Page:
B22 Films

Michaels makes your stomach churn in some scenes, but his babyface turn was laid out (and executed) extremely well.

By Justin Barrasso
May 09, 2019

There are only a precious few performers in the history of pro wrestling as good as Shawn Michaels at evoking fear or sympathy, and Michaels elicits both of those emotions in his convincing portrayal of Jimmy Devine in the new 90 Feet From Home film.

Set to premiere this June in Los Angeles, 90 Feet From Home is equal parts dark and tense. Audiences will relate easily to the characters, who are fiercely loyal to one another despite complicating factors. With shades of Mystic River, the film is based on a true story: an abusive stepfather endlessly torments his stepson, destroying the boy’s childhood and permanently altering him as an adult.

Naturally, Michaels plays the villain, and does so in incredible fashion.

This is Michaels’ best moment on-screen since WrestleMania 26 against The Undertaker, and longtime wrestling fans will particularly enjoy watching a 53-year-old Michaels starring in a film also featuring Dean Cain and Eric Roberts.

“This story is not neat, tidy, and clean,” Michaels told SI.com in March. “It’s the closest to reality that I’ve ever had the chance to do, and is as complex and difficult as life.

“All of us carry something in our souls, and that something can be hard, at least for the individual. The question is how we respond to that which we carry.”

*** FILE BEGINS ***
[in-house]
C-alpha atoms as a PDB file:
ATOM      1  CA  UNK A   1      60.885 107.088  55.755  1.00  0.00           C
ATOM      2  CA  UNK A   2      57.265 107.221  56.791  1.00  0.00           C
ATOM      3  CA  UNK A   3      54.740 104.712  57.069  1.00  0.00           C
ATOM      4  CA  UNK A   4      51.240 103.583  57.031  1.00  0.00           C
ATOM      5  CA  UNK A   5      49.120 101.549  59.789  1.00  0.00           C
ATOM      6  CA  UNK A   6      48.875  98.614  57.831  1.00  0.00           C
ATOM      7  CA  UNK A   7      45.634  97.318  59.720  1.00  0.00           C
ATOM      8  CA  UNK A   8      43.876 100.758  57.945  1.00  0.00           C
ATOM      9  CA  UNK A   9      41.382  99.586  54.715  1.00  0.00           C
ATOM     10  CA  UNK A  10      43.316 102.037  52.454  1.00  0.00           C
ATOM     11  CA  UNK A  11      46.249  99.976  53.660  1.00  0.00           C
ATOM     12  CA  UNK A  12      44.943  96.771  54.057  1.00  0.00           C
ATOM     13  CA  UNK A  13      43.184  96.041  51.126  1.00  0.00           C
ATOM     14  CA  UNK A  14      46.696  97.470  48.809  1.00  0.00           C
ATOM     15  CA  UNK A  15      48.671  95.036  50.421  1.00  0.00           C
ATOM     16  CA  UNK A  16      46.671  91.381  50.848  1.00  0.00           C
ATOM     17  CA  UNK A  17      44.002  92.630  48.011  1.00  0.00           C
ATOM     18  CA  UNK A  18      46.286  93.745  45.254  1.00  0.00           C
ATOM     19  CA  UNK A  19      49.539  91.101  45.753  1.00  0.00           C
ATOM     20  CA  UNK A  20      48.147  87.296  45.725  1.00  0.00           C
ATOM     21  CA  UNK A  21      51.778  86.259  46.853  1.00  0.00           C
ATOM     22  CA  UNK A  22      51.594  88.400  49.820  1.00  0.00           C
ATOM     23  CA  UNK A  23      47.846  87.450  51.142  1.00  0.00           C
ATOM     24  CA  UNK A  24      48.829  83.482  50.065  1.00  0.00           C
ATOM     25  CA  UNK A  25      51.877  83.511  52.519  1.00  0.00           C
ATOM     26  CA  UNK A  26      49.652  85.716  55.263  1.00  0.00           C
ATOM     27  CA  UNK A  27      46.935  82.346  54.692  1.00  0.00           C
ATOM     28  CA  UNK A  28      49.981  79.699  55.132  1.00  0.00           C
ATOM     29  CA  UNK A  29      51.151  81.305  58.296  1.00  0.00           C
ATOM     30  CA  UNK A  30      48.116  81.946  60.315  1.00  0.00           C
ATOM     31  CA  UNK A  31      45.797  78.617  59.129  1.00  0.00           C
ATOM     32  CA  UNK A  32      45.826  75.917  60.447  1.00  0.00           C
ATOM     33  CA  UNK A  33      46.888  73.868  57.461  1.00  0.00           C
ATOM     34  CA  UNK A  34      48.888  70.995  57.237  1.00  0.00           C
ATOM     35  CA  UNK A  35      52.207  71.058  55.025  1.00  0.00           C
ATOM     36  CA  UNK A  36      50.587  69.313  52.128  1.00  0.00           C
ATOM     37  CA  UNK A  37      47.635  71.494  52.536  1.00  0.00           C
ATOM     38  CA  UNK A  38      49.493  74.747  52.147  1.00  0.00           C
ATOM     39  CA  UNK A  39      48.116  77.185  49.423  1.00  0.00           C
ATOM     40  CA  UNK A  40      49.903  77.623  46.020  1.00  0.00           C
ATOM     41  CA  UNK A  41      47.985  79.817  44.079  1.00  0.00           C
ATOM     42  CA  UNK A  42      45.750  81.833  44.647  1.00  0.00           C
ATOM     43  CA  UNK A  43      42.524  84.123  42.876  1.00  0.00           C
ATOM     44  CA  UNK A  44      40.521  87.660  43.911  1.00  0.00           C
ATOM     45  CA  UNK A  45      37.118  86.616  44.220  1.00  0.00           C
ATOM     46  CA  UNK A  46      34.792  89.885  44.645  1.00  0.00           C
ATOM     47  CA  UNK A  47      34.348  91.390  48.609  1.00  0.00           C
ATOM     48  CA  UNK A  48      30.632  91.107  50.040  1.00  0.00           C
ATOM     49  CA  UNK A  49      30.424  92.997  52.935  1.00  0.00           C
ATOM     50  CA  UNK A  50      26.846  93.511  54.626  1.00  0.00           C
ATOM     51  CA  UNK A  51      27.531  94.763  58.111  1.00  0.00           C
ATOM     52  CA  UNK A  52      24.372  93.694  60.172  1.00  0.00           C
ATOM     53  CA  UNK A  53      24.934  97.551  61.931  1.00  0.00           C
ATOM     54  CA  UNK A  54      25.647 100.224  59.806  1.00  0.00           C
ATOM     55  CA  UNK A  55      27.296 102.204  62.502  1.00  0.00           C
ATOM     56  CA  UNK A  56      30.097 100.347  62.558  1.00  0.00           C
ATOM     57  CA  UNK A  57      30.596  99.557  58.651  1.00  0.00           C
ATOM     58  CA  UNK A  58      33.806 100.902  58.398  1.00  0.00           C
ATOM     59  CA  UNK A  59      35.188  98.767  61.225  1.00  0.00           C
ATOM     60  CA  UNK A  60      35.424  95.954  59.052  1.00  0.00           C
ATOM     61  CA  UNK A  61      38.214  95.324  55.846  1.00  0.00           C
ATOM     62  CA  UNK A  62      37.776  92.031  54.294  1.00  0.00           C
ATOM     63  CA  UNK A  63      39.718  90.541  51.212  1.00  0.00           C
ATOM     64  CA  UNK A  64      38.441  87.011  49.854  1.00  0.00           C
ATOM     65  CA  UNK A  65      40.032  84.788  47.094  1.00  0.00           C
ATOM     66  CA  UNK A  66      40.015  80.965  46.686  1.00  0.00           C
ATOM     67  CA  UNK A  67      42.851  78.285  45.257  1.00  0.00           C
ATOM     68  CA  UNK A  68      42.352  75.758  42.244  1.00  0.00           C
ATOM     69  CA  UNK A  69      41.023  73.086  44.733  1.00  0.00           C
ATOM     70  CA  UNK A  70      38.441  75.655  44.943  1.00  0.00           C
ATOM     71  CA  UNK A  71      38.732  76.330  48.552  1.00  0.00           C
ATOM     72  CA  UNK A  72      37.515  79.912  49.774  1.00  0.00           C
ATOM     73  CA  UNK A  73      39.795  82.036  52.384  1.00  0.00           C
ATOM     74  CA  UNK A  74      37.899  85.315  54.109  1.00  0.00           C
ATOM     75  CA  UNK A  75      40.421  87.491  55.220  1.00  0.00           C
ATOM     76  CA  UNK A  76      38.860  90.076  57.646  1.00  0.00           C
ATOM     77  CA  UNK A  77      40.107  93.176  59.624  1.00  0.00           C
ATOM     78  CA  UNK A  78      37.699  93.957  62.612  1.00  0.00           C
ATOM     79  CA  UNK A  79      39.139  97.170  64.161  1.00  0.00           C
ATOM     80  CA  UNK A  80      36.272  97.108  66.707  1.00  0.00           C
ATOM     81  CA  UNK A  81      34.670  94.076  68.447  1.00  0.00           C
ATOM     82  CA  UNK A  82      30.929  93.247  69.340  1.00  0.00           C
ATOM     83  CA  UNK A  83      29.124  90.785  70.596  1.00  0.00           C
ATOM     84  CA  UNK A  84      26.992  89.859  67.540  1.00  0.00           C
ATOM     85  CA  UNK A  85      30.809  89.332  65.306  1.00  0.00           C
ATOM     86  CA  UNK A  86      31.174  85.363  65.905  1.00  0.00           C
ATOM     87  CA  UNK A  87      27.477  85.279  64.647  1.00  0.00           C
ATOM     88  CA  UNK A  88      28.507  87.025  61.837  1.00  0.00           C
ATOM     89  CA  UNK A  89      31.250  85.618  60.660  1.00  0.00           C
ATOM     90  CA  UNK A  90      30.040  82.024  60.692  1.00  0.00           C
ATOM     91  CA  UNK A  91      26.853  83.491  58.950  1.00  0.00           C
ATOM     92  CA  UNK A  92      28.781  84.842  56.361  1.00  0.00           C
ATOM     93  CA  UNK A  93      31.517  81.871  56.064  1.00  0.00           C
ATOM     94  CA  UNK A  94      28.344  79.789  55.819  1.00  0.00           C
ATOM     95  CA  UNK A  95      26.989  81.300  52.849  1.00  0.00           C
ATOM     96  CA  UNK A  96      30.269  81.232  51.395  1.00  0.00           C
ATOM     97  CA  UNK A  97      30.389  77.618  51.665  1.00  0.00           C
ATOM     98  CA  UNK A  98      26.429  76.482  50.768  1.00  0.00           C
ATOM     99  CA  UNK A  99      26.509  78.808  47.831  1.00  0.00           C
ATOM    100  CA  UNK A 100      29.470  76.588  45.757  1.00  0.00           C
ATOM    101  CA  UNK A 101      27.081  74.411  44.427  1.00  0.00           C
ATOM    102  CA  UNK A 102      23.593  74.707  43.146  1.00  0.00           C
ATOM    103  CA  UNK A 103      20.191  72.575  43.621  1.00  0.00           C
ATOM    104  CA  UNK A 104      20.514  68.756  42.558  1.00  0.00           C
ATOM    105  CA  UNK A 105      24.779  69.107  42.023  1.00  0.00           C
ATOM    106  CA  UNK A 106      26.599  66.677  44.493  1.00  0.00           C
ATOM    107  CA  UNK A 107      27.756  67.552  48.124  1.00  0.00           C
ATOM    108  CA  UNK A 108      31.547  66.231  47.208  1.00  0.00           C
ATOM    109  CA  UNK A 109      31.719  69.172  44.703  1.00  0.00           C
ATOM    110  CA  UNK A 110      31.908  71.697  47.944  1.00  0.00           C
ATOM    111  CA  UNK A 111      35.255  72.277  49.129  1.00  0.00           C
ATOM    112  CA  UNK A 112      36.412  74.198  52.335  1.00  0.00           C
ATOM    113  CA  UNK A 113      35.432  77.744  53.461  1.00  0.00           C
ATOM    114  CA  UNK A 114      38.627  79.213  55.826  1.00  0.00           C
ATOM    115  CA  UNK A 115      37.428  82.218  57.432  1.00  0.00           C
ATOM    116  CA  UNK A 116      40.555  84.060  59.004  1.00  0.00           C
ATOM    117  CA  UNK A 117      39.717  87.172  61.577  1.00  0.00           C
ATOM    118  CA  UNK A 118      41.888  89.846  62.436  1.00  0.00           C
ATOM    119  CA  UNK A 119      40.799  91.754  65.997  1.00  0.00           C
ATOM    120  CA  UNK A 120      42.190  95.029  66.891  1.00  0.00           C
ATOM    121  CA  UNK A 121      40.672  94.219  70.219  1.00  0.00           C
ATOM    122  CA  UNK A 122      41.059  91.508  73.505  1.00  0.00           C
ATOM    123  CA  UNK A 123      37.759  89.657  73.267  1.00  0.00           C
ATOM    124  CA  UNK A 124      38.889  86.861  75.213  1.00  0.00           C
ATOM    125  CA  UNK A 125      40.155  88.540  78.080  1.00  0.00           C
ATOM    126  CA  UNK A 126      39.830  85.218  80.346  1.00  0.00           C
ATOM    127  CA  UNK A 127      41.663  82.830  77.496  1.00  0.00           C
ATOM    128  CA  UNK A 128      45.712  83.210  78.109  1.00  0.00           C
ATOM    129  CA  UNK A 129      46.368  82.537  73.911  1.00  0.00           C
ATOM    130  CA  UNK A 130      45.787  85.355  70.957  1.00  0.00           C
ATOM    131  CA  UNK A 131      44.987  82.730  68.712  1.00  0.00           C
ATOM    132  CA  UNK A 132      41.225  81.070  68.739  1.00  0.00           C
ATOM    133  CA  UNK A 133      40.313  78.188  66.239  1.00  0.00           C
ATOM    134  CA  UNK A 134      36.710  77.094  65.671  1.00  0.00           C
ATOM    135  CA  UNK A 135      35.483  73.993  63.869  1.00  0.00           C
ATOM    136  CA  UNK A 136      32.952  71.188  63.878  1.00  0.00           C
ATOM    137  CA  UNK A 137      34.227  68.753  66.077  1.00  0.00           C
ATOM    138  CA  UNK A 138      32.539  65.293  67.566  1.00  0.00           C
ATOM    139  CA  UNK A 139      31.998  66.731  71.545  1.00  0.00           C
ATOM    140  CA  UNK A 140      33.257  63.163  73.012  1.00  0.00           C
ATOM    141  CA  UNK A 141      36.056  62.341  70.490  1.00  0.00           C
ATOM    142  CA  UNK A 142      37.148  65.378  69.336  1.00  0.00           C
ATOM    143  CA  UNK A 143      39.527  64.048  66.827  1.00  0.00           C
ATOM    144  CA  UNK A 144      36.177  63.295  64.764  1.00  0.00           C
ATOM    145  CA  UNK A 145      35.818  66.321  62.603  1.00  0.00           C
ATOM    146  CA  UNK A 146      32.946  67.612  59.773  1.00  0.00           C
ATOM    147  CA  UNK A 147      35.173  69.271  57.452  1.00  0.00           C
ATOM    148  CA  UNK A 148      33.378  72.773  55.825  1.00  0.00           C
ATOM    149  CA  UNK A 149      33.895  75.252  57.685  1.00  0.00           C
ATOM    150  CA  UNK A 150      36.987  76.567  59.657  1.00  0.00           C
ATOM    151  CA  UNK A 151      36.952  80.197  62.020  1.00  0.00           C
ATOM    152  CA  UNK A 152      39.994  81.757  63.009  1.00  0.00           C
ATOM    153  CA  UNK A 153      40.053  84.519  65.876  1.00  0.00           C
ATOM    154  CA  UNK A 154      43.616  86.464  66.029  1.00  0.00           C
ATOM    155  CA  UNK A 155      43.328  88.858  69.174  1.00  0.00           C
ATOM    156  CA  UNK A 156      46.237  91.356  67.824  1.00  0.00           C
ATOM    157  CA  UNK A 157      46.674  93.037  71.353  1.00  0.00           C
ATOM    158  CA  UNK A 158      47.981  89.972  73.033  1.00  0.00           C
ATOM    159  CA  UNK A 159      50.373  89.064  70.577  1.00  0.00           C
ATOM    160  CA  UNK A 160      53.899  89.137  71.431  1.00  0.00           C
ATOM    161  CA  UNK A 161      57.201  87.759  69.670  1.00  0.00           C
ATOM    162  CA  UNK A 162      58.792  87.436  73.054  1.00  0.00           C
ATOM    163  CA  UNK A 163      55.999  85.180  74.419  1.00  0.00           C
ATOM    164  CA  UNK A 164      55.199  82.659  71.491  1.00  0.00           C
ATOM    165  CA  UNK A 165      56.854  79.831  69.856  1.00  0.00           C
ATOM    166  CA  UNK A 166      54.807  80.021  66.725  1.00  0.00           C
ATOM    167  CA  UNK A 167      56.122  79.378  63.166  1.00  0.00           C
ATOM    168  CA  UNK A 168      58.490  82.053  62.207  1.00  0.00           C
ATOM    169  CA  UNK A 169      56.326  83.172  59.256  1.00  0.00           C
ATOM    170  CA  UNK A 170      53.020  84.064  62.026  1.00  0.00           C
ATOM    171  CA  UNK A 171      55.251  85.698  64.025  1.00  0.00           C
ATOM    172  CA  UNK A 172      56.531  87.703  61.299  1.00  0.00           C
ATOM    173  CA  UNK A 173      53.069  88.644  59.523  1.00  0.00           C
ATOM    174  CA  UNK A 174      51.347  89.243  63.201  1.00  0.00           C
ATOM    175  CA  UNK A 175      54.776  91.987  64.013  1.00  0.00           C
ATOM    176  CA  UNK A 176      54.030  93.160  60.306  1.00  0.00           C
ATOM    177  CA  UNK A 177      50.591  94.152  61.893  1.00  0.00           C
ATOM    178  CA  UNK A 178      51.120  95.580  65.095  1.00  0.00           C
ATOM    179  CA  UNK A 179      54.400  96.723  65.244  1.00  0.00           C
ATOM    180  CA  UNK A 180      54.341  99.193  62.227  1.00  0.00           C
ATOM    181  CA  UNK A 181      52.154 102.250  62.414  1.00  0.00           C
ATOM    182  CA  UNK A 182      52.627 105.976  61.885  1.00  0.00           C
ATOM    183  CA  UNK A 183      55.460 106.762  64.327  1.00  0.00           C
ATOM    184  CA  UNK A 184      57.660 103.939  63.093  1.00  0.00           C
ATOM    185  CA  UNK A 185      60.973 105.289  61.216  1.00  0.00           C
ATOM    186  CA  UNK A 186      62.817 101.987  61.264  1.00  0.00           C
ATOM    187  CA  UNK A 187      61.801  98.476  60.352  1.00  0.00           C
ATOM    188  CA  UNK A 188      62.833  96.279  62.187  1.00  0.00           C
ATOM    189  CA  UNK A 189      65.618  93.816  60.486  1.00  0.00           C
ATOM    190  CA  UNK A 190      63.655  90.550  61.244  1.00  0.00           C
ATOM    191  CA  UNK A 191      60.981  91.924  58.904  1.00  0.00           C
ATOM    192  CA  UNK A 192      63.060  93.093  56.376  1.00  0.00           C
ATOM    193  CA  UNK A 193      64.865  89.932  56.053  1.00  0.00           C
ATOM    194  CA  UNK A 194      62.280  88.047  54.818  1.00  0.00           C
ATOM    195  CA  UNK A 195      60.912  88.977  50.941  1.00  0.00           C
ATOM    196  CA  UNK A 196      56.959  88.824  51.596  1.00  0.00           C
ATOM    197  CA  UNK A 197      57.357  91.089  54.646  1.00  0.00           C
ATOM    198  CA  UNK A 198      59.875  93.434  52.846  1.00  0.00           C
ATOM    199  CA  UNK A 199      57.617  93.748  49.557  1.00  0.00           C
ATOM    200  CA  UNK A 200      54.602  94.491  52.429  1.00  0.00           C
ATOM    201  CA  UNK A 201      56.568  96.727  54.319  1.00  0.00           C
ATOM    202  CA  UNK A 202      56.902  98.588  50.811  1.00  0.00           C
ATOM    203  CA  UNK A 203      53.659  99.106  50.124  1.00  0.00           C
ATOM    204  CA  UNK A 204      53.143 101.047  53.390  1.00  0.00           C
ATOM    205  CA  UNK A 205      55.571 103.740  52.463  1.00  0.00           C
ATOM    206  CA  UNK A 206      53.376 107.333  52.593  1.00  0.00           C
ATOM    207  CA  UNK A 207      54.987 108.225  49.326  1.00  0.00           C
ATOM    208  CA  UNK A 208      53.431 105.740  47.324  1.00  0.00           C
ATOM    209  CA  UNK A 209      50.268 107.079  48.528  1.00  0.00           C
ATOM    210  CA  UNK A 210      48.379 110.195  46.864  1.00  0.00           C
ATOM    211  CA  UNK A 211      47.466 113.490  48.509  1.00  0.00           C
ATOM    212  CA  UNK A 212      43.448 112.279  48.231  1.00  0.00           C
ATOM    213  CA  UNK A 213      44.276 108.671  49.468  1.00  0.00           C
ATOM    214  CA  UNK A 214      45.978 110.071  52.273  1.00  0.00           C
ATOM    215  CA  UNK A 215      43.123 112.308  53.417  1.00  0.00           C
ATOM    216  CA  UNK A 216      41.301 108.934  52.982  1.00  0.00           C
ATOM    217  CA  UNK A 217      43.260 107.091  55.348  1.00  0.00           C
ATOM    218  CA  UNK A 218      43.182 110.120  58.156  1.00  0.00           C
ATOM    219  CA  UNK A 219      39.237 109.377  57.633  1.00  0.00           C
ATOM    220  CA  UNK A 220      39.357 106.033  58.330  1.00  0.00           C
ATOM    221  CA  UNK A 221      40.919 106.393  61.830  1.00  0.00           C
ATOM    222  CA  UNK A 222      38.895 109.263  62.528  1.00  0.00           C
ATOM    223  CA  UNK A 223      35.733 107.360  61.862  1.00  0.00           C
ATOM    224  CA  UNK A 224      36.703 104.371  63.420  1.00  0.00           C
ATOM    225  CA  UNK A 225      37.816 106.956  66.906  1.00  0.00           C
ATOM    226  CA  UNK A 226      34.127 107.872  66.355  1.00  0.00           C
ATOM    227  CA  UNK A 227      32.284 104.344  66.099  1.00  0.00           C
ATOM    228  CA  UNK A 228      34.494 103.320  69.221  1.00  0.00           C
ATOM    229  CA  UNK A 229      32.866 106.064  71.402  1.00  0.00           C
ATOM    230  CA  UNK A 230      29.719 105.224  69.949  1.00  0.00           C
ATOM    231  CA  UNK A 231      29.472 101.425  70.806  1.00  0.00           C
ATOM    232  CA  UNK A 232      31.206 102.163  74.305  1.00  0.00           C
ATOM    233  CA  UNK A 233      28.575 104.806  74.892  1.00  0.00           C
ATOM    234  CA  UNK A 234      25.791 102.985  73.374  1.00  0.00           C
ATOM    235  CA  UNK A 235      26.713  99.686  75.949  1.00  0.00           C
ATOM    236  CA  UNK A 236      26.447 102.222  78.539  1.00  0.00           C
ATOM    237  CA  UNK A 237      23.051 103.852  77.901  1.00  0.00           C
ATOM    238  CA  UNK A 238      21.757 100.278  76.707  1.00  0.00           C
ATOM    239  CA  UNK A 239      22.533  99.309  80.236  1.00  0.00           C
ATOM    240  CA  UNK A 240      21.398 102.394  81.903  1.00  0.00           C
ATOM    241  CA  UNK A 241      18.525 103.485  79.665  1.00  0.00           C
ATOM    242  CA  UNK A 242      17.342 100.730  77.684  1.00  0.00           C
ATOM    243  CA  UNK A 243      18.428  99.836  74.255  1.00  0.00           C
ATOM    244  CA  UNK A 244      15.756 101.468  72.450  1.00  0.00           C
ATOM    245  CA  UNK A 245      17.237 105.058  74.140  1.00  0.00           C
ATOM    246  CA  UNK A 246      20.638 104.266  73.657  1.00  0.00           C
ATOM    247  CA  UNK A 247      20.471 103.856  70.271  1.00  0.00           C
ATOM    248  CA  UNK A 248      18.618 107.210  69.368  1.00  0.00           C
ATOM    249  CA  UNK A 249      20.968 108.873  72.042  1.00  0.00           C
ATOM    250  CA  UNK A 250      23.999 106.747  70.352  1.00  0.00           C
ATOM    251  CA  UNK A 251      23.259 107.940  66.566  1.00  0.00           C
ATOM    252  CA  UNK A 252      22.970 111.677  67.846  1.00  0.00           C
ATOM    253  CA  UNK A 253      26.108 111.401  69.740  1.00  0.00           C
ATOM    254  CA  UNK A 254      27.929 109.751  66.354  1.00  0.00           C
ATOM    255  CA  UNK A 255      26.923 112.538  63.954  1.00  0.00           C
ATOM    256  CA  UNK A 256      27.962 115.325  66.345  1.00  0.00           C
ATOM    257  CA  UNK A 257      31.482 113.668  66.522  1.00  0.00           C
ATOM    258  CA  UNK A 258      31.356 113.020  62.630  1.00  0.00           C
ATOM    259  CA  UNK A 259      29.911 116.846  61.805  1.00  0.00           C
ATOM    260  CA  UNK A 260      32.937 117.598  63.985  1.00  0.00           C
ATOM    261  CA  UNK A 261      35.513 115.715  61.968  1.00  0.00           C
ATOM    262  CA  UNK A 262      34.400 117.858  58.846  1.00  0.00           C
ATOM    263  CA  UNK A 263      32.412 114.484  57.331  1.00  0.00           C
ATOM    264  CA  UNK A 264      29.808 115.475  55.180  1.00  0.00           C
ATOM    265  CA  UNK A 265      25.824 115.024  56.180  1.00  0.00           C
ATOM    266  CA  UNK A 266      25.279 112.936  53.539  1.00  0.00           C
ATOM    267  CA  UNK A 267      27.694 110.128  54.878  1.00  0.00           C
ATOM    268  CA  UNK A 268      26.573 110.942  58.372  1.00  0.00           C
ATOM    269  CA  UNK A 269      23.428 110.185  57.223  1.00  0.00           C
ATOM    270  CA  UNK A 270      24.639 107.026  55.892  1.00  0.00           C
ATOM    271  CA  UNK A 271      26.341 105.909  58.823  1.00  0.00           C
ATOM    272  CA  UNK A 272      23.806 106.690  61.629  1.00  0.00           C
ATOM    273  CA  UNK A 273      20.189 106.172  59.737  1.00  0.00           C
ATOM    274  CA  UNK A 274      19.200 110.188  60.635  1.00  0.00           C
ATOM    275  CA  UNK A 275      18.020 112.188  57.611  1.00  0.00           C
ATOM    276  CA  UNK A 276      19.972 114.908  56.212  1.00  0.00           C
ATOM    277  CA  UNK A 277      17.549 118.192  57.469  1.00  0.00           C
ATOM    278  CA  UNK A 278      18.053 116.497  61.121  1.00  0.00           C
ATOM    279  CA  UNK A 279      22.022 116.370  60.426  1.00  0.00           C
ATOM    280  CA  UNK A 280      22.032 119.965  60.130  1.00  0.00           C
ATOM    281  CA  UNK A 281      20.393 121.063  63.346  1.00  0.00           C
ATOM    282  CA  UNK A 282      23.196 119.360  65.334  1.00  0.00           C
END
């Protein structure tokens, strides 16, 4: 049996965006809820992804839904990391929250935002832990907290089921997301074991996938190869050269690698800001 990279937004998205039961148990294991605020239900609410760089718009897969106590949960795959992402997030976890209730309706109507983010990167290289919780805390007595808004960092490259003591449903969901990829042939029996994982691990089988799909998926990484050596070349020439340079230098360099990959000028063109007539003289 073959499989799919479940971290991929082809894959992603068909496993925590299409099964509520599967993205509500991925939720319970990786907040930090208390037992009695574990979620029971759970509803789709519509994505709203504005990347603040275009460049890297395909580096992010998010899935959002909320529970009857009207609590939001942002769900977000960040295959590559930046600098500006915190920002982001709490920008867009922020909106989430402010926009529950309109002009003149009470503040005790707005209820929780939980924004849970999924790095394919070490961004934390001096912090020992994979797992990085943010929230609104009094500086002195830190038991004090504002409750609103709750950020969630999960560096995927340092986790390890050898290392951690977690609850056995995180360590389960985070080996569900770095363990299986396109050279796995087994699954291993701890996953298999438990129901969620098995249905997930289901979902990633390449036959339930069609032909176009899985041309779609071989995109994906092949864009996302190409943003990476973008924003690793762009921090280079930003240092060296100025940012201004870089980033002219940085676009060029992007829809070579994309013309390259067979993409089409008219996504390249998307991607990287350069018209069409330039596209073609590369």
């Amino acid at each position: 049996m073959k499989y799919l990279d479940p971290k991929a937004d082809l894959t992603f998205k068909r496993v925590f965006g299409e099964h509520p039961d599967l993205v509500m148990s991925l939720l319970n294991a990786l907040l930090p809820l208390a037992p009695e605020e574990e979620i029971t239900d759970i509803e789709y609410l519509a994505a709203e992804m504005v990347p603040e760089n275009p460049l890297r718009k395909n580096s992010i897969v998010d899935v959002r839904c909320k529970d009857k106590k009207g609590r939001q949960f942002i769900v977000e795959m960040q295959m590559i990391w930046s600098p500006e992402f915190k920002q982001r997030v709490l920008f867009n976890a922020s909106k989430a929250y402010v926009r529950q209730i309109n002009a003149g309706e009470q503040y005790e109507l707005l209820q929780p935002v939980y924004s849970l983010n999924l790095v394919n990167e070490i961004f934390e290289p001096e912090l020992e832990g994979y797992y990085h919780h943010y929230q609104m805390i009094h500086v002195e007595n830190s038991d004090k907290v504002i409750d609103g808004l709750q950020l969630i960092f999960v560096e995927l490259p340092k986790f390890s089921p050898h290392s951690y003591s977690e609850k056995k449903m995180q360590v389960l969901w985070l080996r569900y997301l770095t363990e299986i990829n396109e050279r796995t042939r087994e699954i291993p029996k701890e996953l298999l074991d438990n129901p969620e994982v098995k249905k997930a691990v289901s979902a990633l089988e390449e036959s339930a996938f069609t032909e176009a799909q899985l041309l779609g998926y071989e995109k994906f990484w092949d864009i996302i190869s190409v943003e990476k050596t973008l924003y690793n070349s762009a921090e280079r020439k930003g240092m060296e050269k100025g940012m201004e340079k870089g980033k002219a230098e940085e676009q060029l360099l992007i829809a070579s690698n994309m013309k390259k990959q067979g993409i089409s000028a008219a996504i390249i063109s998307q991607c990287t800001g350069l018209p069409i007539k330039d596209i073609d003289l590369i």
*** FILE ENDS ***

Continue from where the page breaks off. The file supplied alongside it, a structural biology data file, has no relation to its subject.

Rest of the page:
Director Brett Bentman crafted the film’s story in a twisting fashion that also forces the viewer to feel sympathy for Michaels, especially after he changes his ways and (see if this sounds familiar) becomes a born-again Christian.

Bentman’s vision was executed perfectly in 90 Feet From Home. In an interview in March, Bentman stressed that the key to the film’s success was Michaels’ ability to be genuine in his role as abusive drunk Jimmy Devine.

“Once we met Shawn, we didn’t want anybody else,” Bentman said. “Almost immediately, Shawn became our Jimmy Devine.”

Michaels makes your stomach churn in some scenes, but his babyface turn was laid out (and executed) extremely well. After watching the film, there is no doubt that the Jimmy Devine character is anything short of authentic.

Adam Hampton also shines as Scott Conway, and Heather Williams serves as the film’s backbone with her portrayal of family matriarch Emily Conway Devine.

There are plenty of false finishes before reaching the conclusion of the film. The movie ends on the perfect note, delivering a finish more complex than originally anticipated.

Even though the film is missing some “sweet chin music,” viewers will be delighted with Michaels’ range and execution in this gripping film.

Justin Barrasso can be reached at JBarrasso@gmail.com. Follow him on Twitter @JustinBarrasso.

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